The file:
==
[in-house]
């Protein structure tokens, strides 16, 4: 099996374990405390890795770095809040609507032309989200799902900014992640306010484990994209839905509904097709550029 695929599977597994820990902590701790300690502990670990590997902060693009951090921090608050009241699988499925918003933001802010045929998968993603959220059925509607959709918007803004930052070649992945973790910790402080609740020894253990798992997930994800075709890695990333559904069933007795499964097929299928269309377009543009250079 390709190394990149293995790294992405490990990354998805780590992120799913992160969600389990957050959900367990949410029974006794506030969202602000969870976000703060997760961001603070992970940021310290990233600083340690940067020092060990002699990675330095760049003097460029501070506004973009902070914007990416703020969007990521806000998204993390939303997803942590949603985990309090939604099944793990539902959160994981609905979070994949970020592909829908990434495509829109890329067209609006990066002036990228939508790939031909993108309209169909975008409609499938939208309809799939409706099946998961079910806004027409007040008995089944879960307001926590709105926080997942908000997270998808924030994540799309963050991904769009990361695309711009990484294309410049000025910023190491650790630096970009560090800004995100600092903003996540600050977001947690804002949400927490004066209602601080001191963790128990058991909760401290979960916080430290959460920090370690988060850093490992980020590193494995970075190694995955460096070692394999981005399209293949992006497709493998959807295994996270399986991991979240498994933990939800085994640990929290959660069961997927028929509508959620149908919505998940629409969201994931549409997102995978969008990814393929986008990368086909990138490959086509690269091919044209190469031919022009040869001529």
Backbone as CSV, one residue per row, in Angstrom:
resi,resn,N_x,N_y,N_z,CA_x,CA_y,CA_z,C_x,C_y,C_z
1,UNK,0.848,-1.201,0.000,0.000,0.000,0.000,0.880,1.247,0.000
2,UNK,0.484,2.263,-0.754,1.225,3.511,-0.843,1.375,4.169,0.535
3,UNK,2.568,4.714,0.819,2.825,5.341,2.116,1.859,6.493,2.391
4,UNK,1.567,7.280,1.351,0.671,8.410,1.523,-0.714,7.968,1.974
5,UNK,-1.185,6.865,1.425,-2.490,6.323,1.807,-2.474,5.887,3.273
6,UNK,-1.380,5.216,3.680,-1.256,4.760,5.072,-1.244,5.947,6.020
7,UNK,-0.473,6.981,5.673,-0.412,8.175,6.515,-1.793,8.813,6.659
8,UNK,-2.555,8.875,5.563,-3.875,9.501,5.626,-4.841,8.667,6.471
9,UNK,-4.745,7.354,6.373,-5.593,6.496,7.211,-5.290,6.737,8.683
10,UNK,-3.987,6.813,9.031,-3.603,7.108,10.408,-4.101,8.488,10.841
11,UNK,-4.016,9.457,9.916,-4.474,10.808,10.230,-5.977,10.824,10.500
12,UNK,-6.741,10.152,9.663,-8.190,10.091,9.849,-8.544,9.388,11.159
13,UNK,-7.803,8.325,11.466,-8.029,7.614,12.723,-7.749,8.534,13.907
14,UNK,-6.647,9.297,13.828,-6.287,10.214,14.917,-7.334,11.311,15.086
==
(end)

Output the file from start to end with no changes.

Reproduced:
[in-house]
């Protein structure tokens, strides 16, 4: 099996374990405390890795770095809040609507032309989200799902900014992640306010484990994209839905509904097709550029 695929599977597994820990902590701790300690502990670990590997902060693009951090921090608050009241699988499925918003933001802010045929998968993603959220059925509607959709918007803004930052070649992945973790910790402080609740020894253990798992997930994800075709890695990333559904069933007795499964097929299928269309377009543009250079 390709190394990149293995790294992405490990990354998805780590992120799913992160969600389990957050959900367990949410029974006794506030969202602000969870976000703060997760961001603070992970940021310290990233600083340690940067020092060990002699990675330095760049003097460029501070506004973009902070914007990416703020969007990521806000998204993390939303997803942590949603985990309090939604099944793990539902959160994981609905979070994949970020592909829908990434495509829109890329067209609006990066002036990228939508790939031909993108309209169909975008409609499938939208309809799939409706099946998961079910806004027409007040008995089944879960307001926590709105926080997942908000997270998808924030994540799309963050991904769009990361695309711009990484294309410049000025910023190491650790630096970009560090800004995100600092903003996540600050977001947690804002949400927490004066209602601080001191963790128990058991909760401290979960916080430290959460920090370690988060850093490992980020590193494995970075190694995955460096070692394999981005399209293949992006497709493998959807295994996270399986991991979240498994933990939800085994640990929290959660069961997927028929509508959620149908919505998940629409969201994931549409997102995978969008990814393929986008990368086909990138490959086509690269091919044209190469031919022009040869001529």
Backbone as CSV, one residue per row, in Angstrom:
resi,resn,N_x,N_y,N_z,CA_x,CA_y,CA_z,C_x,C_y,C_z
1,UNK,0.848,-1.201,0.000,0.000,0.000,0.000,0.880,1.247,0.000
2,UNK,0.484,2.263,-0.754,1.225,3.511,-0.843,1.375,4.169,0.535
3,UNK,2.568,4.714,0.819,2.825,5.341,2.116,1.859,6.493,2.391
4,UNK,1.567,7.280,1.351,0.671,8.410,1.523,-0.714,7.968,1.974
5,UNK,-1.185,6.865,1.425,-2.490,6.323,1.807,-2.474,5.887,3.273
6,UNK,-1.380,5.216,3.680,-1.256,4.760,5.072,-1.244,5.947,6.020
7,UNK,-0.473,6.981,5.673,-0.412,8.175,6.515,-1.793,8.813,6.659
8,UNK,-2.555,8.875,5.563,-3.875,9.501,5.626,-4.841,8.667,6.471
9,UNK,-4.745,7.354,6.373,-5.593,6.496,7.211,-5.290,6.737,8.683
10,UNK,-3.987,6.813,9.031,-3.603,7.108,10.408,-4.101,8.488,10.841
11,UNK,-4.016,9.457,9.916,-4.474,10.808,10.230,-5.977,10.824,10.500
12,UNK,-6.741,10.152,9.663,-8.190,10.091,9.849,-8.544,9.388,11.159
13,UNK,-7.803,8.325,11.466,-8.029,7.614,12.723,-7.749,8.534,13.907
14,UNK,-6.647,9.297,13.828,-6.287,10.214,14.917,-7.334,11.311,15.086